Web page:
FIG. 34 is a view which shows the carrier base 408 for carrying the thin film material to supply it to the positioning bases 407 represented in FIG. 31.

As shown in FIG. 34, when carrying the thin film material, the carrier base 408 is tilted in advance, while eliminating friction force between the thin film material and the carrier base 408 by the application of the floating principle thereof in accordance with the present invention, thus allowing the thin film material 401 to shift onto the bases 407 for positioning use. Here, in order not to allow the thin film material 401 to rotate or fly out from the carrier base 408 at this juncture, the guide is arranged for the carrier base. Also, the carrier base 408 is tilted at an angle of 10° for the present embodiment, but it is necessary to change such angle depending on the sides of the thin film material, the carrying distance, and some other factors.

As described above, in accordance with the present embodiment, the following effects are obtainable:

(1) It is possible to carry and position thin film materials having different thicknesses in high precision without damaging them when a liquid jet head or others are manufactured. One and the same method is applicable without any modification due to the configuration and others of the thin film material.

(2) There is no influence exerted by static electricity, which usually presents a problem in handling a thin film material. The system can be structured simply at low cost. It is also possible to make the system smaller.

(3) By use of a medium having micro hole diameters, it is possible to perform micro processing freely for the thin film material to be used. As a result, the range of design consideration is made wider.

(Embodiment 7)

The present embodiment describes another method preferably applicable up to the positioning of the thin film material with respect to the elemental substrate or the ceiling plate.

An assembling robot system that assembles a plurality of small components with each other is arranged to face the base to stack sheet members (thin film material) on it as a small component in the station of assembling operation, for example. The carrier jig that holds the sheet member in the assembling robot system is carried to the installation surface of the base along given carrier path, and then, the driving of the carrier jig is controlled so that the sheet member is allowed to be placed on the installation surface after being positioned properly.

For a system of the kind, the surface portion of the carrier jig, which is on the reverse side with respect to the contact surface of the sheet member, is held by means of air pressure supplied to a member, such as an adsorptive member of the carrier jig.

Also, when the sheet member is positioned to the installation surface of the base and stacked on it in high precision, the carrier jig holds the sheet member so that the contact surface thereof and the installation surface of the base are allowed to face each other and to be substantially in parallel to each other, and that the carrier jig should hold it above the installation surface of the base. Whether or not the contact surface of the sheet member held by the carrier jig and the installation surface of the base are allowed to face each other, and the sheet member is placed, while keeping its parallel condition within an allowable range, are inspected in advance in the inspection station by use of a measuring instrument as to the parallel condition of each sheet member with respect to the installation surface of the base, and the thickness of the sheet member per sheet per base as well. After that, only the sheet member and the base that have passed such inspection are carried over to the assembling station while being head by the carrier jig.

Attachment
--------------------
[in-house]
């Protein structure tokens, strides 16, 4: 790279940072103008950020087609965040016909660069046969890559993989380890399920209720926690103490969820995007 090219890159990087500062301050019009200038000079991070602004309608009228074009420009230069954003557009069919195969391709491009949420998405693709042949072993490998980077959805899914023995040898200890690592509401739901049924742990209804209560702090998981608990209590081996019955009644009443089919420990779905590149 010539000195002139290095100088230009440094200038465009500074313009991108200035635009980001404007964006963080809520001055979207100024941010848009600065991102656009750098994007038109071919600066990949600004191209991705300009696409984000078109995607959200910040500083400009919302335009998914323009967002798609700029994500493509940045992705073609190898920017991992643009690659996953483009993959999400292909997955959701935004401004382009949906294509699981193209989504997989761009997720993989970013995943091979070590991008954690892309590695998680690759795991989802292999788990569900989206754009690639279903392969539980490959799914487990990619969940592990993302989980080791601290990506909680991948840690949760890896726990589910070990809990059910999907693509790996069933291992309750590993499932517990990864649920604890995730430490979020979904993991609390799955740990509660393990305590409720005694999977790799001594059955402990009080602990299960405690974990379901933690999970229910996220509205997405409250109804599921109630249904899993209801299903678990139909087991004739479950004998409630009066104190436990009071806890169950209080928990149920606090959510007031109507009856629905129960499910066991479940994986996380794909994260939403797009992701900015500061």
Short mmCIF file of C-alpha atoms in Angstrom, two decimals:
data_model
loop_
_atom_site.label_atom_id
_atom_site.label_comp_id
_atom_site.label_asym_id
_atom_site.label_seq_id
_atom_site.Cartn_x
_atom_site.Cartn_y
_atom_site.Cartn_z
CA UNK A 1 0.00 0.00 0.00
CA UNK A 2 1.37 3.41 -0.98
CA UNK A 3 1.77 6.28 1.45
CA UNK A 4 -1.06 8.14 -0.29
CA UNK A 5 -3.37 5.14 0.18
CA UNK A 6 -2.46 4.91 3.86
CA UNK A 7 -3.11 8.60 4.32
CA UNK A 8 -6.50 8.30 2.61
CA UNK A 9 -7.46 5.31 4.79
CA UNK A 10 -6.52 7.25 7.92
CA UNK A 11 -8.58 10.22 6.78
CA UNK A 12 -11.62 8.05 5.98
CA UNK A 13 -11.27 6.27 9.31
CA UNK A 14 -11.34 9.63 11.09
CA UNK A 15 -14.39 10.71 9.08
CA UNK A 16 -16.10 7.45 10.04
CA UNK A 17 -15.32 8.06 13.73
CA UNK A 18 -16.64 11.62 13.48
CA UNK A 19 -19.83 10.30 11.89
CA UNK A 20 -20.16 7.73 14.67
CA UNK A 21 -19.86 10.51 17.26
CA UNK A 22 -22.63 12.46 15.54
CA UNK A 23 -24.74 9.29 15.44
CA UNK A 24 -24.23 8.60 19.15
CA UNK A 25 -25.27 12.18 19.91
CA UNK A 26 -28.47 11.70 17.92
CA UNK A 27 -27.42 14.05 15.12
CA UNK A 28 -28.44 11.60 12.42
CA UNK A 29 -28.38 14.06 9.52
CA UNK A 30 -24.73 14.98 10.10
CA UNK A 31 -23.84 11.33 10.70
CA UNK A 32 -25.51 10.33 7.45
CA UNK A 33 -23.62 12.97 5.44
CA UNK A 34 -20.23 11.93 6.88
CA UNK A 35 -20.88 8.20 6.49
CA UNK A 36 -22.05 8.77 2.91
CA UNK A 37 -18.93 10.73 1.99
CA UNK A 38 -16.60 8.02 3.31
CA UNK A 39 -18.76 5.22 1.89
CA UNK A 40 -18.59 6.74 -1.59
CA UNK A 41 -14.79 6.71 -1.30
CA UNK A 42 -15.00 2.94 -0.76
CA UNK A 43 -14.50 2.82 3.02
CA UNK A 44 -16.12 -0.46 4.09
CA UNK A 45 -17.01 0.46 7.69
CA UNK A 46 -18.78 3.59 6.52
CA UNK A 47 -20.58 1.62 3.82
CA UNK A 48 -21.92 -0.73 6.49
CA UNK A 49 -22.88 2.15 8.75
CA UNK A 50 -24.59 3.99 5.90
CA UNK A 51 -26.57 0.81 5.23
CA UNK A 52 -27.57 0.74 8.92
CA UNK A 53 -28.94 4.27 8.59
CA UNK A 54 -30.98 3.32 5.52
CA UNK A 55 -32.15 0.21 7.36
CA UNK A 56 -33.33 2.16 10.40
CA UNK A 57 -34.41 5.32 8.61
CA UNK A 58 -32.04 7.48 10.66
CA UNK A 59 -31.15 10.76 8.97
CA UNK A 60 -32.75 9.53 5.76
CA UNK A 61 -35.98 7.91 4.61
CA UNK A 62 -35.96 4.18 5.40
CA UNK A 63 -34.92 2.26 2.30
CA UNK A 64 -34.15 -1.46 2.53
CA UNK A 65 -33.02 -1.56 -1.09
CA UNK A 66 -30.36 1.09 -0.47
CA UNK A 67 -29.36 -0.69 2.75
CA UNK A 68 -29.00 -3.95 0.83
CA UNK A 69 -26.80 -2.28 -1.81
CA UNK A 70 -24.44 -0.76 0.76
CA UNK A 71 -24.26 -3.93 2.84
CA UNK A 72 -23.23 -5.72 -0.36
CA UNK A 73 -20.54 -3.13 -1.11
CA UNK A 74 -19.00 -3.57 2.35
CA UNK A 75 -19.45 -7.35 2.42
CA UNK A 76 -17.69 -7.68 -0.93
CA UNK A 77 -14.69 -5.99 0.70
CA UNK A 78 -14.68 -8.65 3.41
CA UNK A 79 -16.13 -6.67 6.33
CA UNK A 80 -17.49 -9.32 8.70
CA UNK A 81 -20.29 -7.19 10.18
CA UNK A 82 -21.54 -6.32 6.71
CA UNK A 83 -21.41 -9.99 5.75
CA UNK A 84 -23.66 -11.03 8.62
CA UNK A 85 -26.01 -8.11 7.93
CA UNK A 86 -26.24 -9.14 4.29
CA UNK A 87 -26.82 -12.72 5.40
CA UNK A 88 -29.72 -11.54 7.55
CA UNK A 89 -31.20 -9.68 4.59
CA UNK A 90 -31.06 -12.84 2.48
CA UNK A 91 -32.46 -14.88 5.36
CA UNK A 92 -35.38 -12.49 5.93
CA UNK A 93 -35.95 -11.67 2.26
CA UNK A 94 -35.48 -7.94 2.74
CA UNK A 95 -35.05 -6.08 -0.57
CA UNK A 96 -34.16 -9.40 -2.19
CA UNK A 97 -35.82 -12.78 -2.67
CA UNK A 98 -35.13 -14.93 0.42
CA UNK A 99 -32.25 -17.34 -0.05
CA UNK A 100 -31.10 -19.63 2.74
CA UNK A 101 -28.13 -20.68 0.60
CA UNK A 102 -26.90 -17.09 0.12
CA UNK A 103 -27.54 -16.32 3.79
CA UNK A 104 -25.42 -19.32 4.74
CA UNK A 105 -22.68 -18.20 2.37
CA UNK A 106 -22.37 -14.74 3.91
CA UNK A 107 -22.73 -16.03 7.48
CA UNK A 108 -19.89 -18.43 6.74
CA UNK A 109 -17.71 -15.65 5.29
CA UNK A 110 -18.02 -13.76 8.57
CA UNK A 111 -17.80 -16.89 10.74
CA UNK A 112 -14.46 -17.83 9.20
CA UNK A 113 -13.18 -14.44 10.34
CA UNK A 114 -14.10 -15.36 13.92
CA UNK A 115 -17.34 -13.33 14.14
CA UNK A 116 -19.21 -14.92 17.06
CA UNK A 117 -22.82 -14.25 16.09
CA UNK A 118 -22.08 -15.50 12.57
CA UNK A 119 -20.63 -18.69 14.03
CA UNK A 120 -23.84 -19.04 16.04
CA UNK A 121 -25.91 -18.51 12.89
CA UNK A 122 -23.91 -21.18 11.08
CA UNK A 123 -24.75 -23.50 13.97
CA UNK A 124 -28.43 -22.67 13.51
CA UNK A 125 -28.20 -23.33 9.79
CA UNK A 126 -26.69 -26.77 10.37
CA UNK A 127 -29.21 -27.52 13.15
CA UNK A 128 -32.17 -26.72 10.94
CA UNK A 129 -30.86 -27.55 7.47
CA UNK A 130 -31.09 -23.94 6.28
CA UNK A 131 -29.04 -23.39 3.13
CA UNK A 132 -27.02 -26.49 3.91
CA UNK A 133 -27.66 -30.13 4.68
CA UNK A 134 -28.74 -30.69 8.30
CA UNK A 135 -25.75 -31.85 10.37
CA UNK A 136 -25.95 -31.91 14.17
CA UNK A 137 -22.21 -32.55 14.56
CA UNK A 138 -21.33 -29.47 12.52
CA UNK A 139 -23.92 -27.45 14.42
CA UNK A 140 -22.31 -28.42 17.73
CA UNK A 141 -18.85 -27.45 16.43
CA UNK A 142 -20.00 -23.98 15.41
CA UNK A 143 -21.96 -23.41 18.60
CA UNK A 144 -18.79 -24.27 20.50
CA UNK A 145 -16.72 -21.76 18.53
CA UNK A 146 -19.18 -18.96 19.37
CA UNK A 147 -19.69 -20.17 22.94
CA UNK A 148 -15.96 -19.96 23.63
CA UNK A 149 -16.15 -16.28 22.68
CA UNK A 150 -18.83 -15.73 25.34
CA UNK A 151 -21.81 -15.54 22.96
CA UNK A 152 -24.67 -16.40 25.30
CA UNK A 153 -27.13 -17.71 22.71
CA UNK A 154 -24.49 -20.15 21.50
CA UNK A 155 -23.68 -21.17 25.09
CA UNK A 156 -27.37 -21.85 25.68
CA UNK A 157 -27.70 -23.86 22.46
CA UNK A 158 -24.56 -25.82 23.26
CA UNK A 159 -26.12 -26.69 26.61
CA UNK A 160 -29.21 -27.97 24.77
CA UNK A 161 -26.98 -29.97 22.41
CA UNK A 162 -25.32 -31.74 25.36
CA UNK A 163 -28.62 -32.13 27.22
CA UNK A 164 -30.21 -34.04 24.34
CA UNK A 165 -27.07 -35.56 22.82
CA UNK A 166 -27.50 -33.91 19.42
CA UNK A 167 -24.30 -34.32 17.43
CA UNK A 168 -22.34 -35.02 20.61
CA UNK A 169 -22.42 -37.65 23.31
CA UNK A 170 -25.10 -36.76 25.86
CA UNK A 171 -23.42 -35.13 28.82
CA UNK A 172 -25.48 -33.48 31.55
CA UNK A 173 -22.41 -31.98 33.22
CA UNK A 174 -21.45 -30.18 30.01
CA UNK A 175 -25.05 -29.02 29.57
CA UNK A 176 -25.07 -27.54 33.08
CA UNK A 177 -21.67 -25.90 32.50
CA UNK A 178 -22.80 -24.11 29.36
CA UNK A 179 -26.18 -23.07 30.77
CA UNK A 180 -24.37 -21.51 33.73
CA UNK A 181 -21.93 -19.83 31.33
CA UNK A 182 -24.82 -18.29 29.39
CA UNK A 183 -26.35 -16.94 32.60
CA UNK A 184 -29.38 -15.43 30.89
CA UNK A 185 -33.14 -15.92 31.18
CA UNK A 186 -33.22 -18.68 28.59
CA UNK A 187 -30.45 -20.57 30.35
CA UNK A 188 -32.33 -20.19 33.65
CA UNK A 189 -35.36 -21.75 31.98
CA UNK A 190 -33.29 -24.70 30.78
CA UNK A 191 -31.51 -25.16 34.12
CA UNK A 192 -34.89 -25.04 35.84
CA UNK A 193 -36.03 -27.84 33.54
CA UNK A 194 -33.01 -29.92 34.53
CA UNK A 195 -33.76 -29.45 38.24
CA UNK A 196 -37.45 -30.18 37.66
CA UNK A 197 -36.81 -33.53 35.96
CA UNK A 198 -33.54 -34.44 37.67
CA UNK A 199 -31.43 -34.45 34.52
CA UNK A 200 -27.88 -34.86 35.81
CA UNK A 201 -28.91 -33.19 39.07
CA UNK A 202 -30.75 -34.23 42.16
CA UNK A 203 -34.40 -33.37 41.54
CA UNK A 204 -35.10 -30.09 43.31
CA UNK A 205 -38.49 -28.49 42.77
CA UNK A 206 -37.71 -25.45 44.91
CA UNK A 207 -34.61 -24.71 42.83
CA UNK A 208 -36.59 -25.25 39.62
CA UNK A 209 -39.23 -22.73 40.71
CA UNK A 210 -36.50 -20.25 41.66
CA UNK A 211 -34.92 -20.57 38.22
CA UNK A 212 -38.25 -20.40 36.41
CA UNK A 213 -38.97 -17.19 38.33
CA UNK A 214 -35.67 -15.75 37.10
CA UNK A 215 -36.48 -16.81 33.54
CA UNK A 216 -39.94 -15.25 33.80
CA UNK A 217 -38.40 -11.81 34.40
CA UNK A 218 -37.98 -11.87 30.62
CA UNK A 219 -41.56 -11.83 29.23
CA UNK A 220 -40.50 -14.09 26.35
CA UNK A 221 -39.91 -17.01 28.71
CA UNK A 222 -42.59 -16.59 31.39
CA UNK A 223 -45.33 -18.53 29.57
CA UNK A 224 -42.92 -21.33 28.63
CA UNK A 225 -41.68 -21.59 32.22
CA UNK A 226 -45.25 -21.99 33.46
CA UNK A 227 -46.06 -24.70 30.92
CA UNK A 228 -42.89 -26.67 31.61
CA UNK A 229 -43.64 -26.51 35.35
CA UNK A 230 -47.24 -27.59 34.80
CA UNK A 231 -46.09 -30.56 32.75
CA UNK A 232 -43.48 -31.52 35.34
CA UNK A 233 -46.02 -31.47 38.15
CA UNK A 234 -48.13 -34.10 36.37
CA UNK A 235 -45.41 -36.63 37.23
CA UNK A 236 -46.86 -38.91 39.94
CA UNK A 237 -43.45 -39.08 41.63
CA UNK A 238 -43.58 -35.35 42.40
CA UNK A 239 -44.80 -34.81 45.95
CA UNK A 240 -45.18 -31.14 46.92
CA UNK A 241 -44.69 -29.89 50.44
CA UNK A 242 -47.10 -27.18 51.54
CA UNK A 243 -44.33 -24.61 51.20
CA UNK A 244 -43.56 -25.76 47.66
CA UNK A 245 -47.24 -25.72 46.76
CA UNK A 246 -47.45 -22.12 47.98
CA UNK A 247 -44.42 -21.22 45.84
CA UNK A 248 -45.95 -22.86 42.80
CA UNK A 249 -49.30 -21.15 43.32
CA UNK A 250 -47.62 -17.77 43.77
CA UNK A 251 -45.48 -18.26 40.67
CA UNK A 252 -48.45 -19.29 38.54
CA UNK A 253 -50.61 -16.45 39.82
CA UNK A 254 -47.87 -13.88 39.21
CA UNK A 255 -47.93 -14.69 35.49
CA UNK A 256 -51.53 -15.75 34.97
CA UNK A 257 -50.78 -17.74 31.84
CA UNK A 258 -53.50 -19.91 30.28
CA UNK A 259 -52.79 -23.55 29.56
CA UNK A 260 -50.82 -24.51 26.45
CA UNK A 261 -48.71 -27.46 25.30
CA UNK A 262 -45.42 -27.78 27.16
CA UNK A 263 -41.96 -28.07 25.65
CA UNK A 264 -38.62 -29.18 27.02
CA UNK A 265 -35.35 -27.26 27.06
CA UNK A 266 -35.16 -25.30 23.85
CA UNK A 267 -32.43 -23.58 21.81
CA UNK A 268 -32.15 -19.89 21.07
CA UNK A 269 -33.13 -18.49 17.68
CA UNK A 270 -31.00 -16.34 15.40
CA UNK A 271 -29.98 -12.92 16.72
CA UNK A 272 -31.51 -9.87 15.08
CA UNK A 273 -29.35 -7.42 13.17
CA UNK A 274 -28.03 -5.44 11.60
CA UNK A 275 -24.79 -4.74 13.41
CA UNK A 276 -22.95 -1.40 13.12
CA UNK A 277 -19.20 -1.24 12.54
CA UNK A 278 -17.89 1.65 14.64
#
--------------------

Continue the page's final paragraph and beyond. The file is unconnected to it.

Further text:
Then, when positioning the sheet member with respect to the installation surface of the base, the driving of the corresponding carrier jig is controlled so that the position of the sheet member thus held is regulated to be in the given position with respect to the installation surface of the base. To regulate the position of the carrier jig, it is possible to use the imaging signals being transmitted from a video camera or other imaging device that photographs the position of the sheet member with respect to the installation surface of the base. In other words, there is provided an image processing system that executes the given image processing in accordance with the imaging signals obtainable from the imaging device, thus transmitting the relative positional data on the sheet member.

However, there is a drawback that it takes a comparatively long time to shift the carrier jig between the inspection station and the assembling station, and to execute the series of operations from the positioning of the sheet member with respect to the installation surface of the base to the stacking of the sheet member because of the inspection thus required. Also, when positioning the sheet member, it is necessary to adjust positions along each of the coordinating axes of the orthogonal coordinating system arranged in the virtual plane parallel to the installation surface of the base. Therefore, a plurality of image processing system described above are arranged for each of the coordinating axes orthogonal to the coordinating system, thus leading to the provision of a larger equipment eventually.

In consideration of the problems described above, the present embodiment is designed and aimed at providing a method for positioning a sheet member to position the contact surface of the sheet member with respect to the installation surface of a base for which the sheet member is arranged, and to provide a system for positioning a sheet member using this method, which is capable of shortening the time required for the execution of a series of operations from the position of the sheet member with respect to the installation surface of the base to the stacking thereof, with a method whereby to attempt making the assembling system smaller.